Guidance and interpretation as of 13th May 2020 of the Government’s Bounce Back Loan scheme for small businesses. The scheme has now launched: click here to apply. This article will be updated as more information is available.
If your business has been negatively affected by the coronavirus and was not ‘undertaking in difficulty’ on 31st December 2019, you will be able to apply for a ‘Bounce Back’ loan of up to 25% of turnover, up to a maximum of £50,000.
- is based in the UK
- was trading on 1st March 2020
- has been negatively affected by the coronavirus
- was not ‘undertaking in difficulty’ on 31st December 2019
- is not a bank, insurer, reinsurer, public sector body or a public primary or secondary school.
Businesses who have applied for a loan under the Coronavirus Business Interruption Loan Scheme (CBILS) will also not be able to apply. However, your loan can be transferred to the Bounce Back loan scheme by contacting your lender no later than 4th November 2020.
What does not ‘undertaking in difficulty’ mean?
Unlike the Coronavirus Business Interruption Loan scheme, businesses will not need to demonstrate their viability post-coronavirus.
However, firms will need to demonstrate they were viable before the coronavirus crisis. The government specifically mentions the 31st December 2019 as the date the viability of the business will be assessed.
A business is considered in difficulty if it met any one of the following criteria on 31 December 2019:
- Individuals or companies that have entered into collective insolvency proceedings;
- Limited companies which have accumulated losses greater than half of their share capital in their last annual accounts (this does not apply to SMEs less than 3 years old);
- Where the undertaking has received rescue aid and has not yet reimbursed the loan or terminated the guarantee, or has received restructuring aid and is still subject to a restructuring plan;
Please use the form at the bottom of this page if you require further clarification regarding what ‘undertaking in difficulty’ means.
What rate of interest will I be charged on a ‘bounce back’ loan?
It has now been confirmed that loans will be available at a fixed rate of interest of 2.5%.
- The loan scheme will be launched on 4th May 2020.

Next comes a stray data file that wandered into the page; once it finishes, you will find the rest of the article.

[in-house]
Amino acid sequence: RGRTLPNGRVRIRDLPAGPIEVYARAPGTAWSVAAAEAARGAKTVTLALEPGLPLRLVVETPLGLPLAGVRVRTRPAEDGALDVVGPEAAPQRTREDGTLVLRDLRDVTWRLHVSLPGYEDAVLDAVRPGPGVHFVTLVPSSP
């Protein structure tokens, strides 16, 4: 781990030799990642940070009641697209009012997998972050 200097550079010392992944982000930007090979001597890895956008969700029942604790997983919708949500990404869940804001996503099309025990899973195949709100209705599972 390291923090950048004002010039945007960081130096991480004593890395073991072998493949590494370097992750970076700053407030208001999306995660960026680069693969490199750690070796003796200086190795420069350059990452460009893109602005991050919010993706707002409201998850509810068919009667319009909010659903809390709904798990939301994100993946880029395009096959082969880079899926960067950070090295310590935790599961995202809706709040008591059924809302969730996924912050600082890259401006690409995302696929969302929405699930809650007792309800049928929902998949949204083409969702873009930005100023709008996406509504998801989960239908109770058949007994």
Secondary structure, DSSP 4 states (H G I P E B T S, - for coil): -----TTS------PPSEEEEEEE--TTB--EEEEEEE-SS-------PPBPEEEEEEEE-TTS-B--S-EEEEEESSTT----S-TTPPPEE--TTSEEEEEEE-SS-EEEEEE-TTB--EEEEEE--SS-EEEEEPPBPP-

- Applications will be made to a network of accredited lenders via a simple two page online application form.
- Loans should be received ‘within days’ of applying and within 24 hours of approval.
- Unlike Business Interruption Loans (CBLIS), firms are not expected to have to provide forecasts given that the viability of the business post-coronavirus is not considered.
Should I apply for a ‘bounce back’ loan?
Businesses will have up to six years to repay the amounts borrowed under the ‘bounce back’ loan scheme. This is good news for small businesses owners who have been concerned about taking on further short term debt.
Additionally, no repayments will be due within the first year and the government will cover the first 12 months of interest payments. This also reduces the short term cash flow pressures that so many small businesses have been facing.
The government also confirmed they are working with accredited lenders to agree a low rate of interest and unlike CBLIS which are only 80% backed by the government, ‘bounce back’ loans are 100% backed. This combined with the fact that the viability of the business post-coronavirus will not be considered, should lead to thousands more approved applications than we have seen under CBLIS.
Crucially, funds should be released to small businesses ‘within days’. This a vital lifeline for small business owners who may be struggling to pay April wages or are concerned about covering their overheads in May.
If your business requires more than £50,000 to continue trading, you will need to apply for a Business Interruption Loan: details and guidance can be found here.
However, for others with more modest needs, the ‘bounce back’ loan scheme appears to be a highly attractive proposition,
Support is available
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